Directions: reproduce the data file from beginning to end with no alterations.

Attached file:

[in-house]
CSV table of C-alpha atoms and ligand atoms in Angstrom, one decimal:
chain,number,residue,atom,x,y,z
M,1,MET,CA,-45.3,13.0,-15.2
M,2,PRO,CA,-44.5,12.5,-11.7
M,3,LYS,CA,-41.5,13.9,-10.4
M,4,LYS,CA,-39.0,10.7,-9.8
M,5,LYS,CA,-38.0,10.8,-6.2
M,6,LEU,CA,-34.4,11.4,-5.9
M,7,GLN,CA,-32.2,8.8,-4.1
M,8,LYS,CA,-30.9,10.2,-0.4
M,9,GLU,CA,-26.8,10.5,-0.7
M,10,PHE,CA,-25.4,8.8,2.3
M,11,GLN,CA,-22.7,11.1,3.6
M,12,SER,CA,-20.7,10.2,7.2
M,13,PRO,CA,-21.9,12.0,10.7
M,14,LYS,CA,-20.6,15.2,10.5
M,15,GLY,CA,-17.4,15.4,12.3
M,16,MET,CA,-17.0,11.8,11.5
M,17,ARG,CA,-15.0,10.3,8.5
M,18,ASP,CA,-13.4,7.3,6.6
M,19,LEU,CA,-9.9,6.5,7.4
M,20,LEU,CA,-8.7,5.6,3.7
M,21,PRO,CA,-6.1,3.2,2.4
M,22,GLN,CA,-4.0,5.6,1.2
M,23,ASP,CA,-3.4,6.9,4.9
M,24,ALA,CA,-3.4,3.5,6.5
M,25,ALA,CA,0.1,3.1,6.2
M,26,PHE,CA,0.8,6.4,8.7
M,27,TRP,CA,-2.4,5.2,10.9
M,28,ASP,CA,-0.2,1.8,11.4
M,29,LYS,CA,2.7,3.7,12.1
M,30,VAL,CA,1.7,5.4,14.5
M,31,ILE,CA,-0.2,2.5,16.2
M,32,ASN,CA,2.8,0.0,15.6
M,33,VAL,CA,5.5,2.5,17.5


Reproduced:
[in-house]
CSV table of C-alpha atoms and ligand atoms in Angstrom, one decimal:
chain,number,residue,atom,x,y,z
M,1,MET,CA,-45.3,13.0,-15.2
M,2,PRO,CA,-44.5,12.5,-11.7
M,3,LYS,CA,-41.5,13.9,-10.4
M,4,LYS,CA,-39.0,10.7,-9.8
M,5,LYS,CA,-38.0,10.8,-6.2
M,6,LEU,CA,-34.4,11.4,-5.9
M,7,GLN,CA,-32.2,8.8,-4.1
M,8,LYS,CA,-30.9,10.2,-0.4
M,9,GLU,CA,-26.8,10.5,-0.7
M,10,PHE,CA,-25.4,8.8,2.3
M,11,GLN,CA,-22.7,11.1,3.6
M,12,SER,CA,-20.7,10.2,7.2
M,13,PRO,CA,-21.9,12.0,10.7
M,14,LYS,CA,-20.6,15.2,10.5
M,15,GLY,CA,-17.4,15.4,12.3
M,16,MET,CA,-17.0,11.8,11.5
M,17,ARG,CA,-15.0,10.3,8.5
M,18,ASP,CA,-13.4,7.3,6.6
M,19,LEU,CA,-9.9,6.5,7.4
M,20,LEU,CA,-8.7,5.6,3.7
M,21,PRO,CA,-6.1,3.2,2.4
M,22,GLN,CA,-4.0,5.6,1.2
M,23,ASP,CA,-3.4,6.9,4.9
M,24,ALA,CA,-3.4,3.5,6.5
M,25,ALA,CA,0.1,3.1,6.2
M,26,PHE,CA,0.8,6.4,8.7
M,27,TRP,CA,-2.4,5.2,10.9
M,28,ASP,CA,-0.2,1.8,11.4
M,29,LYS,CA,2.7,3.7,12.1
M,30,VAL,CA,1.7,5.4,14.5
M,31,ILE,CA,-0.2,2.5,16.2
M,32,ASN,CA,2.8,0.0,15.6
M,33,VAL,CA,5.5,2.5,17.5